Sales over the past three to four years shows strength among converters in Southern Europe,
fueled no doubt by the emerging prominence of Turkey in the label marketplace.

Input prices put the squeeze on
Increasing labelstock volumes are all very well, but as every businessman knows, what counts is not how much you sell but how much money you make, and with rising raw materials prices worldwide and generally low economic growth rates in Europe, most of the continent's label converters are feeling the squeeze.

Research consultant AWA tracks certain raw material prices, and contrary to expectations, price increases over the 12 months to April 2011 are not dramatic (with the exception of BOPP, which rose 60 percent over the two-year period to April 2011). glassine release liner and silicone are both only a few percentage points above their five-year average price. European label face papers, on the other hand, as tracked and reported by the magazine Pap'Argus, show 6 to 9 percent rises across all grades for the year to July 2011.

Falling crude oil prices will in theory work their way through to lower costs for petrochemical feedstocks and hence to films. For Europeans, however, the dollar/euro and pound/euro exchange rates are likely to be a major uncertainty factor over the months (years?) to come.

Making things to label
Apart from cricket bats, whisky and a few other essentials of civilized life, Britain, so we are told, has virtually stopped making things. France still has a significant manufacturing sector, but in both counties industrial production is falling as austerity measures start to bite. Spain, strewn with weed-filled, half-finished housing projects, saw its industrial production fall by 3 percent in the year to June 2011, and Greece's spiraled downward by a breathtaking 13 percent.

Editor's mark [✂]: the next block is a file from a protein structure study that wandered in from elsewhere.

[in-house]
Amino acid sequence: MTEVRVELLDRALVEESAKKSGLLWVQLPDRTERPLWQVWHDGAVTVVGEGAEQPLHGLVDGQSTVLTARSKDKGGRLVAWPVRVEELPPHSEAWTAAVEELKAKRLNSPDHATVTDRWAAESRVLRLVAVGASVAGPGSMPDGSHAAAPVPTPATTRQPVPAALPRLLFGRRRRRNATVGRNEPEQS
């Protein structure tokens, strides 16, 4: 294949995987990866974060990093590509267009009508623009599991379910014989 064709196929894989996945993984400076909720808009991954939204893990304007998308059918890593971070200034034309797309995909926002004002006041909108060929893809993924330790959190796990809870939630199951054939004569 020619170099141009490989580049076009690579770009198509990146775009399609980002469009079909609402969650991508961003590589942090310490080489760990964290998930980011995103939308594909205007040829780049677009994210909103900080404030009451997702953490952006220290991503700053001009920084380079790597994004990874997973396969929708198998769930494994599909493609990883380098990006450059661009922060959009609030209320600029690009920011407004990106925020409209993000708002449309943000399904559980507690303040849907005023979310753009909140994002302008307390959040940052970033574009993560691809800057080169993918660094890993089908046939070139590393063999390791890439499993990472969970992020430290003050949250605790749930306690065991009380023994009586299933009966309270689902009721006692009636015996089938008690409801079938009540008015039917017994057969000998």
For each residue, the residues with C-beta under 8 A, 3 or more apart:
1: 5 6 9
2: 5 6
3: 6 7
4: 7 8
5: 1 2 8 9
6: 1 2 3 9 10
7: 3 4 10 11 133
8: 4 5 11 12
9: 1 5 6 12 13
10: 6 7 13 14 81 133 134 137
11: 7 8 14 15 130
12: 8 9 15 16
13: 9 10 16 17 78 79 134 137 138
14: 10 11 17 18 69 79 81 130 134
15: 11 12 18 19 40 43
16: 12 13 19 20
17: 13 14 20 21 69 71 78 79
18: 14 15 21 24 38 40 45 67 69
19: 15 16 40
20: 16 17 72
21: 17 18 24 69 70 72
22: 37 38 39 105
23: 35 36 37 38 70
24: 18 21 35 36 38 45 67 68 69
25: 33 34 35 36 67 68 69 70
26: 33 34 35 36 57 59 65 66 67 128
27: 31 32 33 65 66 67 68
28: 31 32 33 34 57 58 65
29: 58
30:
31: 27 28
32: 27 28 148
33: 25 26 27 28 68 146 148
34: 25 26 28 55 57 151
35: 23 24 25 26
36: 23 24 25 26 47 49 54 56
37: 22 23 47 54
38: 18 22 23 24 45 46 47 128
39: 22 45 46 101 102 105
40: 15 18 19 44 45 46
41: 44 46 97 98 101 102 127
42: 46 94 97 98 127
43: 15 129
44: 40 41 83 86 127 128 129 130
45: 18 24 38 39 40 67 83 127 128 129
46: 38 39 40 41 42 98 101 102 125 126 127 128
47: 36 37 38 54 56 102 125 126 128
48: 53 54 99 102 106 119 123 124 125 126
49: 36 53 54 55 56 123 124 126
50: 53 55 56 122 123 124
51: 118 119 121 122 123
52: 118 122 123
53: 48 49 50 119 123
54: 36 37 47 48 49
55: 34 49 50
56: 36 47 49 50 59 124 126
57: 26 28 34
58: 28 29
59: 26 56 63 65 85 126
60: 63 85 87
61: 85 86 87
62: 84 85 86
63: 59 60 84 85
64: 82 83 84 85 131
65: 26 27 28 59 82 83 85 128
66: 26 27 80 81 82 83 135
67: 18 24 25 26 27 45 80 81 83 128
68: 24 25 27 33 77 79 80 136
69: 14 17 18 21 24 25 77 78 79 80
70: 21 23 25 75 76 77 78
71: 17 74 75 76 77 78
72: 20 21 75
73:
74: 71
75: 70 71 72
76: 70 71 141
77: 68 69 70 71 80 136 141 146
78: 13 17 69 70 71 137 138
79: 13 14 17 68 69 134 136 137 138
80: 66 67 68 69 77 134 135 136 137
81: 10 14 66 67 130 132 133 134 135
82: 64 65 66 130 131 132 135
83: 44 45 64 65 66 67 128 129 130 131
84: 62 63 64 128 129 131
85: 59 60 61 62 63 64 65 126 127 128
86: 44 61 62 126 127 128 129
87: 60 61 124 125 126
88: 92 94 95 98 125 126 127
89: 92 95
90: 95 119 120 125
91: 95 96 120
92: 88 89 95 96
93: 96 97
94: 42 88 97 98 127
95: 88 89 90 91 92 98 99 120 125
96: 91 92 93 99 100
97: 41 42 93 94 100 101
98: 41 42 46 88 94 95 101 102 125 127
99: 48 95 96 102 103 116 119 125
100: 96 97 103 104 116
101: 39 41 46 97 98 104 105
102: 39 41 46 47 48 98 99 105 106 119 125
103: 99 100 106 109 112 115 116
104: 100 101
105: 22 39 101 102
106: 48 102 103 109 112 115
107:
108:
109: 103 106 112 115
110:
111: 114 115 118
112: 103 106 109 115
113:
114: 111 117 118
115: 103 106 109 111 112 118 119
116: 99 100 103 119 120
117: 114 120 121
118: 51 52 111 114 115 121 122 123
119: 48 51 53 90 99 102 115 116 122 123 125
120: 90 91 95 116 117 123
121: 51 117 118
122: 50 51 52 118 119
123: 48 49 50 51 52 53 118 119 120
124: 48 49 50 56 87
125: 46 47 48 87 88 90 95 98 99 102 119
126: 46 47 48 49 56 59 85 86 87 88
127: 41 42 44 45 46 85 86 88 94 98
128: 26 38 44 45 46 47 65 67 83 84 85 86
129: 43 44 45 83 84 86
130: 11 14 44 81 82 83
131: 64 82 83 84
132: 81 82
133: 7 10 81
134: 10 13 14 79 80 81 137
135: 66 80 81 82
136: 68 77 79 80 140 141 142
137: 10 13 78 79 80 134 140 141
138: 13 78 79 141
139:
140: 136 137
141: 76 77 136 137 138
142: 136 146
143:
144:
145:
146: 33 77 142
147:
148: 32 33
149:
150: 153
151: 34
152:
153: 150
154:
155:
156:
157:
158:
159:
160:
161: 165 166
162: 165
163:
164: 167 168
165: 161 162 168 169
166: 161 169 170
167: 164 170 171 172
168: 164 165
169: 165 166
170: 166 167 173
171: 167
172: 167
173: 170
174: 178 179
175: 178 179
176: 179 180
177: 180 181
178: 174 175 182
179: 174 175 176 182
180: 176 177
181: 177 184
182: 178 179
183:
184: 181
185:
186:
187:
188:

There will be no prizes for guessing the bright spot amid Europe's industrial woes: Germany. The country seen by many as the powerhouse of Europe managed a 5 percent year-on-year rise in its GDP in first quarter 2011 and a healthy 7 percent jump in industrial production (double that of the United States, but still a long way behind China). Interestingly, both Austria and Switzerland are also showing similar rises to that of Germany. So if you are looking for a vibrant manufacturing sector the watchword is simple: Sprechen Sie Deutsch!

Eastern Europe is still very much in the business of making things, but here as further West the differences between countries are stark, from rich industrialized economies like Poland to basket cases like Moldova. The Russian economy still dwarfs all others in the region (although its lead is being eroded) and opinions differ as to where it is heading. Industrial production in Russia showed only modest growth in the year to June 2011. As to the retail sector, according to Anna Sinyavskaya, head analyst of RBC Market Research, "In 2011 the Russian retail market is to witness a recovery in growth rates; however, outstanding increases should not be expected. According to the forecast of the Russian Ministry of Economic Development, the real growth rates within the market sector in 2011 will be lower than the previous year and will amount to 3.8 percent year on year. Given this, the year 2011 may be less vibrant than 2010."

Pick a winner
As a wise man once said, predictions are risky, particularly if they involve the future. Your risk-loving correspondent predicts that over the next 12 months the Old Continent will carry on much as before, the Euro Zone will hold together (just), a couple of label equipment makers will disappear, along with a rather larger number of label converters, and label markets will do better than average in Turkey, Poland and Germany. Rendezvous in a year's time to see how much of this comes true!